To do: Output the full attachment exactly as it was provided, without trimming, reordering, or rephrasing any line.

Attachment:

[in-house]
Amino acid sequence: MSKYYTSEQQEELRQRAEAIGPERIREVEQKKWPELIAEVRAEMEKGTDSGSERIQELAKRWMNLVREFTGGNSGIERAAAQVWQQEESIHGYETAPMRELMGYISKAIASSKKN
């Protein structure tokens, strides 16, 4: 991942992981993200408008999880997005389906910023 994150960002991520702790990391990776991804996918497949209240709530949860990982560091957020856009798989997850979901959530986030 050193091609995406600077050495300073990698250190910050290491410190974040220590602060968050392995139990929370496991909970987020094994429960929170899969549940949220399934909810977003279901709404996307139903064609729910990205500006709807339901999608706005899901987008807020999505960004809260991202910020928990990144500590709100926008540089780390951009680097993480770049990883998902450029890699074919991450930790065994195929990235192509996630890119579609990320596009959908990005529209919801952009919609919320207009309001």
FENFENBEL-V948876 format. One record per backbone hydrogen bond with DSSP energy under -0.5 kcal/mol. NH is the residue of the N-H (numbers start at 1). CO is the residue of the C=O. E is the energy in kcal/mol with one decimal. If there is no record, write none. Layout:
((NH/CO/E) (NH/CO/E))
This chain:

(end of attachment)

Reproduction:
[in-house]
Amino acid sequence: MSKYYTSEQQEELRQRAEAIGPERIREVEQKKWPELIAEVRAEMEKGTDSGSERIQELAKRWMNLVREFTGGNSGIERAAAQVWQQEESIHGYETAPMRELMGYISKAIASSKKN
């Protein structure tokens, strides 16, 4: 991942992981993200408008999880997005389906910023 994150960002991520702790990391990776991804996918497949209240709530949860990982560091957020856009798989997850979901959530986030 050193091609995406600077050495300073990698250190910050290491410190974040220590602060968050392995139990929370496991909970987020094994429960929170899969549940949220399934909810977003279901709404996307139903064609729910990205500006709807339901999608706005899901987008807020999505960004809260991202910020928990990144500590709100926008540089780390951009680097993480770049990883998902450029890699074919991450930790065994195929990235192509996630890119579609990320596009959908990005529209919801952009919609919320207009309001």
FENFENBEL-V948876 format. One record per backbone hydrogen bond with DSSP energy under -0.5 kcal/mol. NH is the residue of the N-H (numbers start at 1). CO is the residue of the C=O. E is the energy in kcal/mol with one decimal. If there is no record, write none. Layout:
((NH/CO/E) (NH/CO/E))
This chain: